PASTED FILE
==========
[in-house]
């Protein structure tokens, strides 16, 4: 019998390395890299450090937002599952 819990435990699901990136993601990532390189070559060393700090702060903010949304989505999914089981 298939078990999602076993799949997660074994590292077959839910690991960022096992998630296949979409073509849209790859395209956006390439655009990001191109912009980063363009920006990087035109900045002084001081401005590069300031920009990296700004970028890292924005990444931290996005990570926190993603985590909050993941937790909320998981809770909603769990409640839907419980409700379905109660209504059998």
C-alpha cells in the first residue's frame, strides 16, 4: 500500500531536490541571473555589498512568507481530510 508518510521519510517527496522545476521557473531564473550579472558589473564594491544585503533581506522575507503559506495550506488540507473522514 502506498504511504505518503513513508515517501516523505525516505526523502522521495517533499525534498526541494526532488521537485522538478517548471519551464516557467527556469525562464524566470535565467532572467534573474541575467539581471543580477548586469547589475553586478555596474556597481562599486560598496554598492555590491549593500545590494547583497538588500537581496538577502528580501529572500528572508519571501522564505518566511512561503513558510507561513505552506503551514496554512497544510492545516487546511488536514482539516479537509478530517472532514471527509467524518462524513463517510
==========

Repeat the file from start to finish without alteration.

[in-house]
């Protein structure tokens, strides 16, 4: 019998390395890299450090937002599952 819990435990699901990136993601990532390189070559060393700090702060903010949304989505999914089981 298939078990999602076993799949997660074994590292077959839910690991960022096992998630296949979409073509849209790859395209956006390439655009990001191109912009980063363009920006990087035109900045002084001081401005590069300031920009990296700004970028890292924005990444931290996005990570926190993603985590909050993941937790909320998981809770909603769990409640839907419980409700379905109660209504059998």
C-alpha cells in the first residue's frame, strides 16, 4: 500500500531536490541571473555589498512568507481530510 508518510521519510517527496522545476521557473531564473550579472558589473564594491544585503533581506522575507503559506495550506488540507473522514 502506498504511504505518503513513508515517501516523505525516505526523502522521495517533499525534498526541494526532488521537485522538478517548471519551464516557467527556469525562464524566470535565467532572467534573474541575467539581471543580477548586469547589475553586478555596474556597481562599486560598496554598492555590491549593500545590494547583497538588500537581496538577502528580501529572500528572508519571501522564505518566511512561503513558510507561513505552506503551514496554512497544510492545516487546511488536514482539516479537509478530517472532514471527509467524518462524513463517510